On the maintenance of bird song dialects

Robert Planqué, Nicholas F. Britton, Hans Slabbekoorn

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Many bird species, especially song birds but also for instance some
hummingbirds and parrots, have noted dialects. By this we mean that locally a particular song is sung by the majority of the birds, but that neighbouring patches may feature different song types. Behavioural ecologists have been interested in how such dialects come about and how they are maintained for over 45 years. As a result, a great deal is known about different mechanisms at play, such as dispersal, assortative mating and learning of songs, and there
are several competing hypotheses to explain the dialect patterns known in nature. There is, however, surprisingly little theoretical work testing these different hypotheses at present. We analyse the simplest kind of model that takes into account the most important biological mechanisms, and in which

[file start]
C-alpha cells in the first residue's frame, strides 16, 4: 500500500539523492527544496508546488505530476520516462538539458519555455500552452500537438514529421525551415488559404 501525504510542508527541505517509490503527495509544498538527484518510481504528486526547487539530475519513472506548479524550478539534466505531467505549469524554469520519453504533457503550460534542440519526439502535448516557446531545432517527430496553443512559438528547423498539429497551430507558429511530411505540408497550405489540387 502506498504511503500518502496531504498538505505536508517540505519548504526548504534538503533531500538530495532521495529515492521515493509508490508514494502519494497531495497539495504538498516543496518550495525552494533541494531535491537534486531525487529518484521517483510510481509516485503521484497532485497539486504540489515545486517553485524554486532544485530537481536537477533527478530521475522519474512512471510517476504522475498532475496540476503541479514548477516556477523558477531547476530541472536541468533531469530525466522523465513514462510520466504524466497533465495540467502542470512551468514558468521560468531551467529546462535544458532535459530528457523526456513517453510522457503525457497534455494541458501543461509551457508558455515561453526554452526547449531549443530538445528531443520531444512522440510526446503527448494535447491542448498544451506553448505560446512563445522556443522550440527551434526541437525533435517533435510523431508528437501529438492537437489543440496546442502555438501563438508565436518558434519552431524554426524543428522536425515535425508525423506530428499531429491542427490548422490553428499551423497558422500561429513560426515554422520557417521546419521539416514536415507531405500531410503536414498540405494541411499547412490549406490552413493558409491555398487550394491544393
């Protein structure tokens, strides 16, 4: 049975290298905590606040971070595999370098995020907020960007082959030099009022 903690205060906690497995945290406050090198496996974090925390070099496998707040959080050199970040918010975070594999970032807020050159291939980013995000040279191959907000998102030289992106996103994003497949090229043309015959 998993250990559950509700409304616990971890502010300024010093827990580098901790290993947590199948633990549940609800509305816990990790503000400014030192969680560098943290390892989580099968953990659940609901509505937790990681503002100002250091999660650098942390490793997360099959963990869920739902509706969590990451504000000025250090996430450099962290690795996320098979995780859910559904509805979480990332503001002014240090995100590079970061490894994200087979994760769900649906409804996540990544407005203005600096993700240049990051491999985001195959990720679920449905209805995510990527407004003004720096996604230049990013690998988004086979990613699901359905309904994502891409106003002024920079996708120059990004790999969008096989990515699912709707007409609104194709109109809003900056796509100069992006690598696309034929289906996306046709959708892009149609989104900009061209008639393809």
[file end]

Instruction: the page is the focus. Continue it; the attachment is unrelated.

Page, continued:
one may speak of dialects: a model in which there are but two patches, and two song types. It teaches us that a combination of little dispersal and strong assortative mating ensures dialects are maintained. Assuming a simple, linear frequency-dependent learning rule has little eect on the maintenance of
dialects. A nonlinear learning rule, however, has dramatic consequences and greatly facilitates dialect maintenance. Adding fitness benefits for singing particular songs in a given patch also has a great impact. Now rare song types
may invade and remain in the population.
Original languageEnglish
Pages (from-to)505-531
Number of pages27
JournalJournal of Mathematical Biology
Issue number1-2
Early online date19 Jan 2013
Publication statusPublished - Jan 2014


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